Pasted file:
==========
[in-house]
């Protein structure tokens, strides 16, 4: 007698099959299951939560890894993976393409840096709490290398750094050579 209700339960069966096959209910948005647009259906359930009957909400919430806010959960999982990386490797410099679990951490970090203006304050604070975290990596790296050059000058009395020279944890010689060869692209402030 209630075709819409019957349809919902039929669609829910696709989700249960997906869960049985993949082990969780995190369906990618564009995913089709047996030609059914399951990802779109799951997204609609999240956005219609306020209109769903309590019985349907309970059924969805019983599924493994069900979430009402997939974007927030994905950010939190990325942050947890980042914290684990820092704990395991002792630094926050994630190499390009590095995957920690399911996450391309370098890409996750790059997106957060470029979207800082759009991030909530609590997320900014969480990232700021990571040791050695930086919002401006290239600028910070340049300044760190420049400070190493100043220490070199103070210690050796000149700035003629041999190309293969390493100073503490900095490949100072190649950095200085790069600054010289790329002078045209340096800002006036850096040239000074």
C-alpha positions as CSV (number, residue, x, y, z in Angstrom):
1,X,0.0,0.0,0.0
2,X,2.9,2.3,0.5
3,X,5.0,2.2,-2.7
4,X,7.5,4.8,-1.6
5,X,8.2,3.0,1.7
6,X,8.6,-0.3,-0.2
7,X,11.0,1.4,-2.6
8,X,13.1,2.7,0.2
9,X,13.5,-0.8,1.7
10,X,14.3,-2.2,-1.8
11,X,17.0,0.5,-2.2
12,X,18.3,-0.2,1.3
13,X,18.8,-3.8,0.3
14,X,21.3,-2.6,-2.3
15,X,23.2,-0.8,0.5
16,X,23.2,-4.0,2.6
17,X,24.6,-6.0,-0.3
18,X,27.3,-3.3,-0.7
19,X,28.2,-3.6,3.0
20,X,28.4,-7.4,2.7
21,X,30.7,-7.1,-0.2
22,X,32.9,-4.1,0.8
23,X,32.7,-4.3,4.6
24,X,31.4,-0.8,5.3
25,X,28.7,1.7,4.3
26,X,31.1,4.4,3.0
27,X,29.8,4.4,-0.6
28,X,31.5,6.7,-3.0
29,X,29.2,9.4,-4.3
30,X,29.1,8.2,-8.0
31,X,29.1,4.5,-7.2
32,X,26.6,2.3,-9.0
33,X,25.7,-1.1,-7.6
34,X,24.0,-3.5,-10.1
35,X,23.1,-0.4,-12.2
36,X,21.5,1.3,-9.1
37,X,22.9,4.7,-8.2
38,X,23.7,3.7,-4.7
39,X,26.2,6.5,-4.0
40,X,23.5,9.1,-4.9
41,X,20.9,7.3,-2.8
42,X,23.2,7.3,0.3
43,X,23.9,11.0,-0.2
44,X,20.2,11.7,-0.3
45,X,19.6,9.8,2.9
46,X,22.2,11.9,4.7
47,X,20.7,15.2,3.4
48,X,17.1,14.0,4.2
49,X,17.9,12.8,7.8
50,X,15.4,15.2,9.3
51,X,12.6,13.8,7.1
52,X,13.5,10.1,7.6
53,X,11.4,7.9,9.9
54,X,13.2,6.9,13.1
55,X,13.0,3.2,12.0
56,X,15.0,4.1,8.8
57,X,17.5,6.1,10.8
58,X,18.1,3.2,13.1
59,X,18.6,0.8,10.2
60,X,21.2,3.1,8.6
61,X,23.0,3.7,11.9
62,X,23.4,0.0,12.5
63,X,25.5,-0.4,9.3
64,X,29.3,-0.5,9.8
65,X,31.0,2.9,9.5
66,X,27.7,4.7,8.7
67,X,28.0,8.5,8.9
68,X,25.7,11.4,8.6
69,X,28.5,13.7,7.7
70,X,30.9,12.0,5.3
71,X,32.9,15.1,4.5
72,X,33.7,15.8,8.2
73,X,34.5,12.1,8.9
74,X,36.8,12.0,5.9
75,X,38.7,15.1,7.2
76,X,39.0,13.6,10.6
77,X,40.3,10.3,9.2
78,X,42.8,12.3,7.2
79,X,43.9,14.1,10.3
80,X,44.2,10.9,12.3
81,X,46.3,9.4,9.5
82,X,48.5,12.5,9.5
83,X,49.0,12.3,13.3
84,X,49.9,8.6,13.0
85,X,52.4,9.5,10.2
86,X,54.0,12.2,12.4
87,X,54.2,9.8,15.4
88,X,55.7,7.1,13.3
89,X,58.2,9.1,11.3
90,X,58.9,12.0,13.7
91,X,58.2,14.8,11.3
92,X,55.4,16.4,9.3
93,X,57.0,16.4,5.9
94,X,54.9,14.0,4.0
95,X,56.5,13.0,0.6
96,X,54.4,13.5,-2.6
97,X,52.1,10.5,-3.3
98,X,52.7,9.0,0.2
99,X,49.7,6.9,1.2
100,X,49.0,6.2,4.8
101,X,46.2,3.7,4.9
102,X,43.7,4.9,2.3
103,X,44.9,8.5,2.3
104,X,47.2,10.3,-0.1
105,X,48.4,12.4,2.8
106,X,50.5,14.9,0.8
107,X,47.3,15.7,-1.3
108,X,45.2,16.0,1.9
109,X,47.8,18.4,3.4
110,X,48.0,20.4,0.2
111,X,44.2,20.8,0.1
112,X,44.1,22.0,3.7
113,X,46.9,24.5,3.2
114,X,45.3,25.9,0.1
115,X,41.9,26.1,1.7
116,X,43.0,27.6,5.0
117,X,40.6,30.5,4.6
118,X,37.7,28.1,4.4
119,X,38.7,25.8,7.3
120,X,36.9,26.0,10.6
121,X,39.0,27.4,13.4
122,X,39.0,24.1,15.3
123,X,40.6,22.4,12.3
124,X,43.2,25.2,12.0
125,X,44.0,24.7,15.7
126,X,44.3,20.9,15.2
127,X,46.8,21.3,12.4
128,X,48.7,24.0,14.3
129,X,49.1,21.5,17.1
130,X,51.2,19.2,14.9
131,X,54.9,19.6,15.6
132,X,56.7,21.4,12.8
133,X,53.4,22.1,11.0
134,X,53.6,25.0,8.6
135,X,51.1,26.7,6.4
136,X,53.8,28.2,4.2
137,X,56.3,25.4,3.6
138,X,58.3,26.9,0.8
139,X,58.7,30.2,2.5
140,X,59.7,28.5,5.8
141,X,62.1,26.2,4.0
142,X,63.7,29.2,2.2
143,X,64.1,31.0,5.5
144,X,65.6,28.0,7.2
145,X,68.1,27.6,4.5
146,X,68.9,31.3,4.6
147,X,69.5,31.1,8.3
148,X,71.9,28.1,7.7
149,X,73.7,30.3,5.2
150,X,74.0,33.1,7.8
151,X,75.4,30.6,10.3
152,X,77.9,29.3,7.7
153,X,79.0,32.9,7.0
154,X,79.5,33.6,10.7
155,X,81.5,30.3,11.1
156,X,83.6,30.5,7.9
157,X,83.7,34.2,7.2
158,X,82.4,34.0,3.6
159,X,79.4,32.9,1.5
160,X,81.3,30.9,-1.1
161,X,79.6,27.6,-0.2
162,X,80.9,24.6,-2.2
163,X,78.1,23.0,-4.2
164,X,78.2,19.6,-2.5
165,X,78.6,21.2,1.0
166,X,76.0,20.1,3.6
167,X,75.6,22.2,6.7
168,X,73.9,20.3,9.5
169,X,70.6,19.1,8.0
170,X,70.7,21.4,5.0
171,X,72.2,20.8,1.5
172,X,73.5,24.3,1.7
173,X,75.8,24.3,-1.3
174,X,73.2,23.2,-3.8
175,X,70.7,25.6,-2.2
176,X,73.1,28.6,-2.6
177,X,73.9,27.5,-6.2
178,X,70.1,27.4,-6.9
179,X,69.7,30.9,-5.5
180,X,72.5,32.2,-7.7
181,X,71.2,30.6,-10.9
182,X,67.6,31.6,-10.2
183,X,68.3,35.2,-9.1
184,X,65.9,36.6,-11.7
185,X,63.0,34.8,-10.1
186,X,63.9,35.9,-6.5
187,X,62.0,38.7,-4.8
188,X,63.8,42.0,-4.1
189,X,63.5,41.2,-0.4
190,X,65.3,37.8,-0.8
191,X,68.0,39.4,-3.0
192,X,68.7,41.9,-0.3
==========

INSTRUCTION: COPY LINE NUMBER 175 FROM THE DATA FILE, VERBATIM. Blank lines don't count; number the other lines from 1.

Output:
172,X,73.5,24.3,1.7